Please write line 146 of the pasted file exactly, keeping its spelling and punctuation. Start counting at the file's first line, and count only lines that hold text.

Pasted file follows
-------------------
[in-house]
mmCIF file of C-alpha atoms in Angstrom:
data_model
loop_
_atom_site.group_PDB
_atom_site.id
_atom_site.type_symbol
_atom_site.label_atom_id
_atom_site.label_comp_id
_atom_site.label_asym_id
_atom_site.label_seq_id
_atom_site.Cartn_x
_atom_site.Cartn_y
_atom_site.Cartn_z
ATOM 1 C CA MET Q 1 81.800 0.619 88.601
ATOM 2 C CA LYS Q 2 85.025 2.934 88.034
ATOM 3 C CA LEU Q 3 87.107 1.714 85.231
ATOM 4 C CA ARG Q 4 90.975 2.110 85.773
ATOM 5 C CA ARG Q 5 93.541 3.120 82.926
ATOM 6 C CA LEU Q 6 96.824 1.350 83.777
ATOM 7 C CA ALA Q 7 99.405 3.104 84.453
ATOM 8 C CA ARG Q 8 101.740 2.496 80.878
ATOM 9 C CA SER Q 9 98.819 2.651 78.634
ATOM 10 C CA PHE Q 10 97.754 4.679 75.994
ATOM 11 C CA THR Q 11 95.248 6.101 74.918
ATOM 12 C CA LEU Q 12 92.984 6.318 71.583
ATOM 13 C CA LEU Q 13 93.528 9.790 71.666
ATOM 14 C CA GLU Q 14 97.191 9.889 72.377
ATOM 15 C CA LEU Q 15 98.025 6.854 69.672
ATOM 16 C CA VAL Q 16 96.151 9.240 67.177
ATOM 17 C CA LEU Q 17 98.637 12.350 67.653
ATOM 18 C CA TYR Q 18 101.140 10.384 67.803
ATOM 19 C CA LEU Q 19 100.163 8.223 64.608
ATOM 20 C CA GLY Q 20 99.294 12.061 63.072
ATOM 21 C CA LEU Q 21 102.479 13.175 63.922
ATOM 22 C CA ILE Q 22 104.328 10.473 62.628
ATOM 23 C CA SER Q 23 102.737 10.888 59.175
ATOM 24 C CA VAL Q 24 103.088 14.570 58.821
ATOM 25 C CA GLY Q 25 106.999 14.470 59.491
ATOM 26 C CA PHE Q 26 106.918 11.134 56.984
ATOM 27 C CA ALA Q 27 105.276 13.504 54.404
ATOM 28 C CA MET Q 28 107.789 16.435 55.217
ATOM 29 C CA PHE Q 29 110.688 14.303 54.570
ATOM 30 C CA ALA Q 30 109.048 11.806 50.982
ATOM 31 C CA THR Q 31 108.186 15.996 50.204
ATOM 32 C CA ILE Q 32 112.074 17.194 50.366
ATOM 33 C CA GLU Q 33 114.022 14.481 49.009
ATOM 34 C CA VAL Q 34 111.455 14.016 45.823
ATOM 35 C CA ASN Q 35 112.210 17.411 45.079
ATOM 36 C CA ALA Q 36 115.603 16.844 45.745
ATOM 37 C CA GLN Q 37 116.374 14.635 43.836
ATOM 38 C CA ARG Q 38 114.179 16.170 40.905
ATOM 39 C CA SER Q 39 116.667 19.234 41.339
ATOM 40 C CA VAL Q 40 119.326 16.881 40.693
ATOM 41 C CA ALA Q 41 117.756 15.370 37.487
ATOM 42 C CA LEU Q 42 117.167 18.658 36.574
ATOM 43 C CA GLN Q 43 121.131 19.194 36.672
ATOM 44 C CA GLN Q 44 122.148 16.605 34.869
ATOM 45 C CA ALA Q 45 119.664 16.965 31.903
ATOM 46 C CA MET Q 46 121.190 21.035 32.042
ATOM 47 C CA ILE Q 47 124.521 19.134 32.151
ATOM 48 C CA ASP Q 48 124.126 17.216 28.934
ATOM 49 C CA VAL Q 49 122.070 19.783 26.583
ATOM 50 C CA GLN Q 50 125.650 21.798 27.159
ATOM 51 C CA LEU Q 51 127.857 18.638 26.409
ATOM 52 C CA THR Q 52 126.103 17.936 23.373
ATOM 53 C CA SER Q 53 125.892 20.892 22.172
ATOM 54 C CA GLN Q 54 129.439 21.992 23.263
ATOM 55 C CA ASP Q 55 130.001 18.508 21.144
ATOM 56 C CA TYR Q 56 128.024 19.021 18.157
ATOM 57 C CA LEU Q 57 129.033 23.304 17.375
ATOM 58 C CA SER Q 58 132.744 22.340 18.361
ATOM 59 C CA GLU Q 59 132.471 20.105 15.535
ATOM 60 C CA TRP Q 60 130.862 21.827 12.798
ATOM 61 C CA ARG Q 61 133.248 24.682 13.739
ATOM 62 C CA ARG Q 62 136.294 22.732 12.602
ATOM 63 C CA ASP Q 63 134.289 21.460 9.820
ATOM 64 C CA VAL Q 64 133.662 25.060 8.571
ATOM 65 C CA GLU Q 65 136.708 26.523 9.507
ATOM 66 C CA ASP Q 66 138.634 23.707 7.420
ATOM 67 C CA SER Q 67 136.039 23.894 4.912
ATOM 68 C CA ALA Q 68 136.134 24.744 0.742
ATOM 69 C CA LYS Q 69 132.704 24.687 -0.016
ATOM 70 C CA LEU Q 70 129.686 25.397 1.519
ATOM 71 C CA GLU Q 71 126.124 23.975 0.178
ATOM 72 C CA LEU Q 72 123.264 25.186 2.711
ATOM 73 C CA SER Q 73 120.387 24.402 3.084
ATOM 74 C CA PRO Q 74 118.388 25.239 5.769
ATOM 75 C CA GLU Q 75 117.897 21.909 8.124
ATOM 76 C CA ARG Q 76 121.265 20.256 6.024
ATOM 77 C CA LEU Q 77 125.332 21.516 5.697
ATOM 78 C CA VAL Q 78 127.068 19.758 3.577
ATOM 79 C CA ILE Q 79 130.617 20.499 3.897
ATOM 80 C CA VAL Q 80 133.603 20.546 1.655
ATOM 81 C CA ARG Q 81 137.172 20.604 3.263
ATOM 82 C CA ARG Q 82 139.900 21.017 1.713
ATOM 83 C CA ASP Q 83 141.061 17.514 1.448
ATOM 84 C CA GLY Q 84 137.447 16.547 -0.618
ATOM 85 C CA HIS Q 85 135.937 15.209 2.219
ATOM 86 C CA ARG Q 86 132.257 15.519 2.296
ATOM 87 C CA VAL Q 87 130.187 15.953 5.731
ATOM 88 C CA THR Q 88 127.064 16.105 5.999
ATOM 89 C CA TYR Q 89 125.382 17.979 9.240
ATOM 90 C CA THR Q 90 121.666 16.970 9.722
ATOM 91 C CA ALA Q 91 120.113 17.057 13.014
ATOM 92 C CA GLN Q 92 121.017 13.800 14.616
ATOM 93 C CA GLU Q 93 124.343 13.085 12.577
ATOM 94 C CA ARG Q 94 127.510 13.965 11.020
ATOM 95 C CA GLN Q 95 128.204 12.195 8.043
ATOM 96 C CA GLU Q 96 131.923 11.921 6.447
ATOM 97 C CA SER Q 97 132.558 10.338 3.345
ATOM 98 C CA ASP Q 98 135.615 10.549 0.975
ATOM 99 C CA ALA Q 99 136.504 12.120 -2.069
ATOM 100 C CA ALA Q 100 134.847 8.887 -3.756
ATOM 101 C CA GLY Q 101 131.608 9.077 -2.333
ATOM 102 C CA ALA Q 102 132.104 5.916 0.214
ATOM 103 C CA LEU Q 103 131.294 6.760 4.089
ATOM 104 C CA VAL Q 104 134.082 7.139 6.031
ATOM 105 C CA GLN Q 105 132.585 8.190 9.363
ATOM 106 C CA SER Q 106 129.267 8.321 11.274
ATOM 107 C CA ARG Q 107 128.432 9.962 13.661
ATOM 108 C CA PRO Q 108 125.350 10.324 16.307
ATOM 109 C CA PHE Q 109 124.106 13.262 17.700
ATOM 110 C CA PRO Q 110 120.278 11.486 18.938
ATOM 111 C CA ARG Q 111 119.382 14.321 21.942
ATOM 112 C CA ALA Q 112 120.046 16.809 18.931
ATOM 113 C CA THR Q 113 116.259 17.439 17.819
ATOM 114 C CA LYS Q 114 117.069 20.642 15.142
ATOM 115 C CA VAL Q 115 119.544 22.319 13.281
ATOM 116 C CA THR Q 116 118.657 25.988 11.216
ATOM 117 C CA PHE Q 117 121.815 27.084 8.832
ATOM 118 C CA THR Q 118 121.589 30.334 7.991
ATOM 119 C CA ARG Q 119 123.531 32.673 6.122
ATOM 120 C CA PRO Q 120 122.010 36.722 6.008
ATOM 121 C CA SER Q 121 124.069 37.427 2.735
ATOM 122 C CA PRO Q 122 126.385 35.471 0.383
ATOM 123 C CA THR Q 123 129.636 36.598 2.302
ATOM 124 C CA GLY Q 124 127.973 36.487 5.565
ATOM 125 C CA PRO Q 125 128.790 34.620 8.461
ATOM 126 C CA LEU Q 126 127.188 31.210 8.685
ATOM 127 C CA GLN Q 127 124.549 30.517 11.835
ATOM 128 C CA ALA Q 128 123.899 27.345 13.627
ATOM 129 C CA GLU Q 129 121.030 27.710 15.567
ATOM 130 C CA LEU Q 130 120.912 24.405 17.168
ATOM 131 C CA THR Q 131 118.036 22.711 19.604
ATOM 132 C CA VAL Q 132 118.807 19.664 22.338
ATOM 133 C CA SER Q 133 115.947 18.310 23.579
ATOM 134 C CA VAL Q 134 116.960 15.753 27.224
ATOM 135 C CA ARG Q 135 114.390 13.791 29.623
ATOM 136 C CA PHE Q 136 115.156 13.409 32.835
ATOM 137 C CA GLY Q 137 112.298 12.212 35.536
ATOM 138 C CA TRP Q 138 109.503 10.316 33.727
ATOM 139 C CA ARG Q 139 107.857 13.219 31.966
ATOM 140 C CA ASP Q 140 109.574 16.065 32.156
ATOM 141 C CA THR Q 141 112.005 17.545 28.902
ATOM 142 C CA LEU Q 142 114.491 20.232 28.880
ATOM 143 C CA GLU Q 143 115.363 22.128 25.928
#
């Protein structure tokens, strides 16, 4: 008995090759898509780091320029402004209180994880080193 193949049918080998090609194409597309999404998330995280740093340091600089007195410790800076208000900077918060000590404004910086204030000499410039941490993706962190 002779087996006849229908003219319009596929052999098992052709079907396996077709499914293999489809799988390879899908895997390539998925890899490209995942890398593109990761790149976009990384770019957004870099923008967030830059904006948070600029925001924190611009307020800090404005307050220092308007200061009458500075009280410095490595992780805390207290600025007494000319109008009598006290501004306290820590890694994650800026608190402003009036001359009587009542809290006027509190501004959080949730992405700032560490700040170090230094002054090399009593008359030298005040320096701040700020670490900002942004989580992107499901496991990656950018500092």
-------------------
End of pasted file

ATOM 132 C CA VAL Q 132 118.807 19.664 22.338